Another day, another lawsuit against a ski resort.
The Cowboy State Daily reports that a Texas couple is suing Jackson Hole Mountain Resort, Hoback Sports, and Head Skis. They want more than $75,000 in damages but are looking for a specific amount to be determined during the trial. The lawsuit complaint was filed on Tuesday in the U.S. District Court for Wyoming.
According to the plaintiffs, Pam Schoen and Chad Fields, here’s how the situation went down: They were in Jackson Hole for their anniversary, and got their rental gear from Hoback Sports (which is owned by Jackson Hole) and Jackson Hole Mountain Resort. On March 15, 2021, they skied down the Sundog trail. Chad Fields skied halfway down the run and then waited for his wife.
Schown was skiing down the run when the binding to her left ski blew off, leading to the left boot coming off as well. Her right ski remained on for a couple hundred more feet before it came off. She tumbled hundreds of feet down the slope, leading to a dislocated right shoulder, her fingernails broke off within her gloves, and her left knee was “twisted and buckled.”
Here are the damages caused by the incident, which is from the legal complaint:
“Schoen sustained serious, disabling and permanent personal injuries…for which she has received medical treatment and for which she has incurred necessary and reasonable medical care, treatment expense and will incur future medical expense based upon a reasonable degree of medical probability.”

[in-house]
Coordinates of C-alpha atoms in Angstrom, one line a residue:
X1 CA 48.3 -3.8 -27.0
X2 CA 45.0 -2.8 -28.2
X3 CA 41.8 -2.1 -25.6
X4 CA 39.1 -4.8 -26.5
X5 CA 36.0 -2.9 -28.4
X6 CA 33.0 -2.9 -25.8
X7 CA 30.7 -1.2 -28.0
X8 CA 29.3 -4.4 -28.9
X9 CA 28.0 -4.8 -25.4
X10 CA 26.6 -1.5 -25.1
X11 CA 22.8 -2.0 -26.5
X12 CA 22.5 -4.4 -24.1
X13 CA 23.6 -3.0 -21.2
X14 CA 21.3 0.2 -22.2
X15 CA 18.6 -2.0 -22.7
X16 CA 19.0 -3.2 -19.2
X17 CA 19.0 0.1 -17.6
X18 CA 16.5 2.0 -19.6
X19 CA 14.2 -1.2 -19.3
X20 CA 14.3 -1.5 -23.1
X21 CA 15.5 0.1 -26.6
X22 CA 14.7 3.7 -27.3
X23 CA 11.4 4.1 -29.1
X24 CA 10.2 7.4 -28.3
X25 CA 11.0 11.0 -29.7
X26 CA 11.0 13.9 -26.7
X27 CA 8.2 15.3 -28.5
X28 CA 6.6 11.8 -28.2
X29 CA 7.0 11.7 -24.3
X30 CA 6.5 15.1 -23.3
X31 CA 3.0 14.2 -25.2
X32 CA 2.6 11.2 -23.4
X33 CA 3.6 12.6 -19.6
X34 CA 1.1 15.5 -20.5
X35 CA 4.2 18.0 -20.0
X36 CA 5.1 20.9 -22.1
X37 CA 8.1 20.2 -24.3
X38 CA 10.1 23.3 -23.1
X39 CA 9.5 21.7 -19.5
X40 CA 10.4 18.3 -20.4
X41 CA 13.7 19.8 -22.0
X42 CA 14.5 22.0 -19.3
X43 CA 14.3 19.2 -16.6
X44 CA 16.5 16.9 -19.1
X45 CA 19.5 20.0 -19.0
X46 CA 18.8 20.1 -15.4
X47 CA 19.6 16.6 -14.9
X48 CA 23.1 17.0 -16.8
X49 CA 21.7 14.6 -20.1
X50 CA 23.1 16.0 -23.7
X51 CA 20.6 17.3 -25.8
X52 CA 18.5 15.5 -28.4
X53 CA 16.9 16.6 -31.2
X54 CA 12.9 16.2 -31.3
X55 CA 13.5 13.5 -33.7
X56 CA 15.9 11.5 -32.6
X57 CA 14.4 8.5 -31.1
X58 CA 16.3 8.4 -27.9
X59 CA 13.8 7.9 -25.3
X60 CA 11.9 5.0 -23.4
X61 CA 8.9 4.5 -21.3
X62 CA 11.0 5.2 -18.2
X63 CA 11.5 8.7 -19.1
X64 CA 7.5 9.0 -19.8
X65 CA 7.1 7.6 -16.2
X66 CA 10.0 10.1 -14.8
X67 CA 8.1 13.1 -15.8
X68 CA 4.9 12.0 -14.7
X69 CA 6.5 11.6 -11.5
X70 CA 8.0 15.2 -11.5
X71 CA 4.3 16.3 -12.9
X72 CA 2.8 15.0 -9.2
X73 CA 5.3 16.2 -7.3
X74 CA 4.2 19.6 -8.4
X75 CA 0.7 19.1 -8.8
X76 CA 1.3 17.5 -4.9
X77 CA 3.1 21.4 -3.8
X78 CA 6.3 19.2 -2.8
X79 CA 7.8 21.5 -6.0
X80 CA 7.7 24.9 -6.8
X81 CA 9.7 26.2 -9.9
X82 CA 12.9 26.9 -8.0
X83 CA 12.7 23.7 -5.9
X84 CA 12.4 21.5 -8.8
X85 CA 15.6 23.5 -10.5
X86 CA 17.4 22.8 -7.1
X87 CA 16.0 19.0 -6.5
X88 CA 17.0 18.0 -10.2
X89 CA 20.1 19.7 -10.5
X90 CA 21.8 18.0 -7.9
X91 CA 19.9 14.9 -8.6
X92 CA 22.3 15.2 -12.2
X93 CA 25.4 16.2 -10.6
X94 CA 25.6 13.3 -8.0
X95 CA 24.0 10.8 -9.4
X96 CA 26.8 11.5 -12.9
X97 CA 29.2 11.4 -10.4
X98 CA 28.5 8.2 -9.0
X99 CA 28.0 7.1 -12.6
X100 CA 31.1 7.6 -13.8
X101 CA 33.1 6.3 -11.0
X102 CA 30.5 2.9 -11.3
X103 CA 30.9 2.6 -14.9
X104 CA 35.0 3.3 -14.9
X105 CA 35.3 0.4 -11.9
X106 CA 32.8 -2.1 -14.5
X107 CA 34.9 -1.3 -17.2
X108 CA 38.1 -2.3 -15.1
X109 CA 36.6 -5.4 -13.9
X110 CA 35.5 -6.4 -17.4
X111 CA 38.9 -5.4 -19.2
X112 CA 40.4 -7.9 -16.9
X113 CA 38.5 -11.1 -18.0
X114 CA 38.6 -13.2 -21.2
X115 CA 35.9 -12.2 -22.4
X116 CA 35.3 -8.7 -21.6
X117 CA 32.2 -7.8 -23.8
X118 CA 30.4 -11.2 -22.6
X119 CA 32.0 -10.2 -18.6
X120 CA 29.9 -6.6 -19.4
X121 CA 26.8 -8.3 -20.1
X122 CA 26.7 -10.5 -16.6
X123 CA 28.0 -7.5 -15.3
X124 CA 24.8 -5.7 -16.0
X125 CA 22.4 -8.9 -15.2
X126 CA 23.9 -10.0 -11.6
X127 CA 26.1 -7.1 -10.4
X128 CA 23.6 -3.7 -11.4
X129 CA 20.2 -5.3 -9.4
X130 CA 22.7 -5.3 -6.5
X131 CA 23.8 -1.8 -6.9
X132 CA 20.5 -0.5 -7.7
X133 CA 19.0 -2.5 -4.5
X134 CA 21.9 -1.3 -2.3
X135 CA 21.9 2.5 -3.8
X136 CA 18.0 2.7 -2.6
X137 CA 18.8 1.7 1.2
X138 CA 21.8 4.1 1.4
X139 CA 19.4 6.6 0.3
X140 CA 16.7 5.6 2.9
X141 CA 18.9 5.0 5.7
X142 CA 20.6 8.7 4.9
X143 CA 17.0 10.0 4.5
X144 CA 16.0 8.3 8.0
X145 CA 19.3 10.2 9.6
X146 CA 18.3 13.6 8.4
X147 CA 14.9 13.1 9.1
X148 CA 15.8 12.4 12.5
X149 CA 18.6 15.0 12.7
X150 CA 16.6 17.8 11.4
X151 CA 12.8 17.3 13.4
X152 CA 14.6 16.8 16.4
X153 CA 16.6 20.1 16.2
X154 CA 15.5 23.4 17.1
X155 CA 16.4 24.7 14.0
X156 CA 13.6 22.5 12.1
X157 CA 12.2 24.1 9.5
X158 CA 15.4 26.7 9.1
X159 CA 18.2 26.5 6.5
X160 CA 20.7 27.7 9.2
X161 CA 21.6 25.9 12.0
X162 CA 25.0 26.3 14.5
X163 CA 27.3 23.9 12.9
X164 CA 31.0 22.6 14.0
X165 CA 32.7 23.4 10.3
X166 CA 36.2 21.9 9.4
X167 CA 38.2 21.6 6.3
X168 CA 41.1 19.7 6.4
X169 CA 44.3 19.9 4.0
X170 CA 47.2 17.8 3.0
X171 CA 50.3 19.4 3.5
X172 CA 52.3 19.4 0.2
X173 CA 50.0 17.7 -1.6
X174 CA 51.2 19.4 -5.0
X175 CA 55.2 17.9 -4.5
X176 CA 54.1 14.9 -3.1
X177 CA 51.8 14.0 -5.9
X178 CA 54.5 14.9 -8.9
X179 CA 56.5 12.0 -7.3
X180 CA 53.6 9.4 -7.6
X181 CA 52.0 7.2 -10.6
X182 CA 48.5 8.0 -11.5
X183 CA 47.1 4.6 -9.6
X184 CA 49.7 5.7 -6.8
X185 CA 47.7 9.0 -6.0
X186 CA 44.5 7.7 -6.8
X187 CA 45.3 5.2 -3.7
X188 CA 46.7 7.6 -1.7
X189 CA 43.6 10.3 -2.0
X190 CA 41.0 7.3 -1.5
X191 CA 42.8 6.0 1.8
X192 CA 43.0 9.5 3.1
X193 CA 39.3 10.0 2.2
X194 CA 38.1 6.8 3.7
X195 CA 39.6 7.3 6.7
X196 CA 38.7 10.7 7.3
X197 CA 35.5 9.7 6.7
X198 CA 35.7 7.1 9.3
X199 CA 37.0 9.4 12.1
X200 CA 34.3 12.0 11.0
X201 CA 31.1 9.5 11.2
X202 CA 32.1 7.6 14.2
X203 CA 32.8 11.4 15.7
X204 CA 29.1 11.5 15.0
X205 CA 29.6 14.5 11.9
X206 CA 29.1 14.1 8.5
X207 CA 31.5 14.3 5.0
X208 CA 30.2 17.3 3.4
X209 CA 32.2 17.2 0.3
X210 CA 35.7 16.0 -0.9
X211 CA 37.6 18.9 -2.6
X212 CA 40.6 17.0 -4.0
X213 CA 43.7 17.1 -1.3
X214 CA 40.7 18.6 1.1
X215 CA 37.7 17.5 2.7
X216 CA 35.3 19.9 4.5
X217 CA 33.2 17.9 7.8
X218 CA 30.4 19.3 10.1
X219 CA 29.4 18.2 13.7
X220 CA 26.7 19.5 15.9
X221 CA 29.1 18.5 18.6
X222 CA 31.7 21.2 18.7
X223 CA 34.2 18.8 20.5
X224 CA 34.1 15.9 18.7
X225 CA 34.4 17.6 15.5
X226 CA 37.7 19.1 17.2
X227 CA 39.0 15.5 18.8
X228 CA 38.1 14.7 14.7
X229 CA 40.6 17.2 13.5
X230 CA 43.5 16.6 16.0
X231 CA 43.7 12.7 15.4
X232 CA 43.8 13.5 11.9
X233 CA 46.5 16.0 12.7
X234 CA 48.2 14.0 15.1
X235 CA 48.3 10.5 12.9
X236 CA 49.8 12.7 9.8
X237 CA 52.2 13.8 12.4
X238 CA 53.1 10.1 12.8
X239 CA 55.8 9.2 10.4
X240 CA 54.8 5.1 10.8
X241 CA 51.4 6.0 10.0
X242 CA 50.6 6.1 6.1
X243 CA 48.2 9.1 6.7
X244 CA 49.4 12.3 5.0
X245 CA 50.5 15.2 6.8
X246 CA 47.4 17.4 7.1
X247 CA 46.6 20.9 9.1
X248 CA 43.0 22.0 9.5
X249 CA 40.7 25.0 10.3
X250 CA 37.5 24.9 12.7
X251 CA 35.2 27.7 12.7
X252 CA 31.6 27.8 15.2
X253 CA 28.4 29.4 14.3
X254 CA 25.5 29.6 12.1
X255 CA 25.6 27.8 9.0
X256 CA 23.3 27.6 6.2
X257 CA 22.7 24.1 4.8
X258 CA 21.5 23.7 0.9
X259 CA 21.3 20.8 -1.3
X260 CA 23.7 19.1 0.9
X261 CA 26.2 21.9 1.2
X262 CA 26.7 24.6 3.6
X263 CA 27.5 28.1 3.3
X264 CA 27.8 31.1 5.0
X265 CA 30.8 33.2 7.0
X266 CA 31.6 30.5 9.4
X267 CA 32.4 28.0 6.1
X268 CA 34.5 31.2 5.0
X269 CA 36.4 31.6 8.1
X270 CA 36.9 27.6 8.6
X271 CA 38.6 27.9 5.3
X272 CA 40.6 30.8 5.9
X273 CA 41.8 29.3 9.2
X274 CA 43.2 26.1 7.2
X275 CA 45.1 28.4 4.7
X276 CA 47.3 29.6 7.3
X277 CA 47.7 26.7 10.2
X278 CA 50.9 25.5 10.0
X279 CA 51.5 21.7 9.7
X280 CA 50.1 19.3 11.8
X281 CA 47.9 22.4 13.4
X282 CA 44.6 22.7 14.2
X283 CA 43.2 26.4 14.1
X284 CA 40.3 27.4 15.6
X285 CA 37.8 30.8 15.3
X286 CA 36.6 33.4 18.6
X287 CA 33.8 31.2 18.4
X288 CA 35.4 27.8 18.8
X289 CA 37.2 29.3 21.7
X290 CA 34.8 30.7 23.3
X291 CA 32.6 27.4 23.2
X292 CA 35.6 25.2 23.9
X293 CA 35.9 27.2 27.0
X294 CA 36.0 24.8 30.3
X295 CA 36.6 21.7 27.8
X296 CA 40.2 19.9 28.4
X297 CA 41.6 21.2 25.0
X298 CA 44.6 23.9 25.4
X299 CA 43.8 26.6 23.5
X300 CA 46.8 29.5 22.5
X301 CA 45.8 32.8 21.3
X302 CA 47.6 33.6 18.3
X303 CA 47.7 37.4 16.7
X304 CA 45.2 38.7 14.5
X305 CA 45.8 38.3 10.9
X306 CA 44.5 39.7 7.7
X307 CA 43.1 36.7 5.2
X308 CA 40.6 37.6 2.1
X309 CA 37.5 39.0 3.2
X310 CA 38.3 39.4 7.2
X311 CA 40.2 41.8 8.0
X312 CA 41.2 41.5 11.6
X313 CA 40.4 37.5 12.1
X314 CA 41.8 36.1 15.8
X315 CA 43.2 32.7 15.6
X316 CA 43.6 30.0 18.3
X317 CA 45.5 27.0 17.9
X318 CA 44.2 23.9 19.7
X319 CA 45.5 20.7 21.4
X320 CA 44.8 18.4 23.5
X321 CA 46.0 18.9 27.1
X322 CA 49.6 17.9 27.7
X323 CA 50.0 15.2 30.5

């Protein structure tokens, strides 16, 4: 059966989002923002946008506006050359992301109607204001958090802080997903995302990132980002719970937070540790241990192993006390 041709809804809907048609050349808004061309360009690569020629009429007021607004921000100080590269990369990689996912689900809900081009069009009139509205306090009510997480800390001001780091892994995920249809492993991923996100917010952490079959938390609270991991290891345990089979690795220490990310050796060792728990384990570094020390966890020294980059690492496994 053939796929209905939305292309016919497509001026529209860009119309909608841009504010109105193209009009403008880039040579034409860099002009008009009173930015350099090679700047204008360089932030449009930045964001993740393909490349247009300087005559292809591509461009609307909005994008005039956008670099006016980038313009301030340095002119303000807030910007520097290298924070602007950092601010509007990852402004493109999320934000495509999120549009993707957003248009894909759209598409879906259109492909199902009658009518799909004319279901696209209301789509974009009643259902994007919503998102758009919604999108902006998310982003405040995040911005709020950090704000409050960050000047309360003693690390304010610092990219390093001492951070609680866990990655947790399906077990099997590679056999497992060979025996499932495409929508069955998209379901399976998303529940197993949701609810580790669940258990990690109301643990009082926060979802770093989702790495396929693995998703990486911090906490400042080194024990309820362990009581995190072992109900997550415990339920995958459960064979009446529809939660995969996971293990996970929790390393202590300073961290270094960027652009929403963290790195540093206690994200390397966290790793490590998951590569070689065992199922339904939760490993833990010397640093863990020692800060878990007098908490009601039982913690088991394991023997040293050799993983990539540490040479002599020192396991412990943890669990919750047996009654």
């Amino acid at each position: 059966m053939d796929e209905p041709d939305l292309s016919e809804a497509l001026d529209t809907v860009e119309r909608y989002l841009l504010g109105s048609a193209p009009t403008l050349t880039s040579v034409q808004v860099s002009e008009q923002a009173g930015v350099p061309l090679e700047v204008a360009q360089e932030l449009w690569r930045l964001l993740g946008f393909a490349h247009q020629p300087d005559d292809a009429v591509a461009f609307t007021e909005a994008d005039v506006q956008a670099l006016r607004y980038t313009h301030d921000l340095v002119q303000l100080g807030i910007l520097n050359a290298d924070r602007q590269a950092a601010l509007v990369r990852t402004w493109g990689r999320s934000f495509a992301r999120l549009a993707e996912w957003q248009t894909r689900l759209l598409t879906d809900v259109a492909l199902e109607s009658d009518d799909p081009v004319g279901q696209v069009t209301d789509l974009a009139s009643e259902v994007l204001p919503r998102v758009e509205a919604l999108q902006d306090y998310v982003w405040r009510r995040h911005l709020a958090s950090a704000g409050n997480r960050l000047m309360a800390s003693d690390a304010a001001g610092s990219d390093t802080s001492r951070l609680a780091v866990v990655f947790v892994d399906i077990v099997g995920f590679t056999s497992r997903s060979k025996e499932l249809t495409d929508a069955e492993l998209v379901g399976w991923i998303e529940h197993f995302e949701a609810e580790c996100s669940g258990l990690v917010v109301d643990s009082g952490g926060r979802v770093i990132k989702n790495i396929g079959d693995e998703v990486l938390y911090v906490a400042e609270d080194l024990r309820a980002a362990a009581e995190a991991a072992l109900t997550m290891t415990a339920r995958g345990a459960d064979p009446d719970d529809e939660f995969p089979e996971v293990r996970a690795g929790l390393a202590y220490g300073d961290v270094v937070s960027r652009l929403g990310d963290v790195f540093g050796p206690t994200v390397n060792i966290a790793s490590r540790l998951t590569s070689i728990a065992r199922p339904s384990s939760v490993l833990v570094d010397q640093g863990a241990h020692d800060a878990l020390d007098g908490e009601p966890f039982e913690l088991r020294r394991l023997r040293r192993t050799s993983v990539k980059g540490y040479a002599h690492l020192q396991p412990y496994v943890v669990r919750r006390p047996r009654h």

The partner of Schoen also claims that he “has suffered a loss of spousal consortium.” This is where an injury causes a loss of companionship and intimacy between a couple.
It’s ultimately an interesting lawsuit. Texas skiers unfairly tend to get a bad rap in the ski industry, but the skier who was hurt is very experienced. I think the case comes down to whether the skier was properly fitted, and if she buckled the boots properly while skiing, with witness testimony likely needed to figure out who is at fault.
Image Credits: Jackson Hole Mountain Resort
This article was originally published by Unofficialnetworks.com. Read the original article here.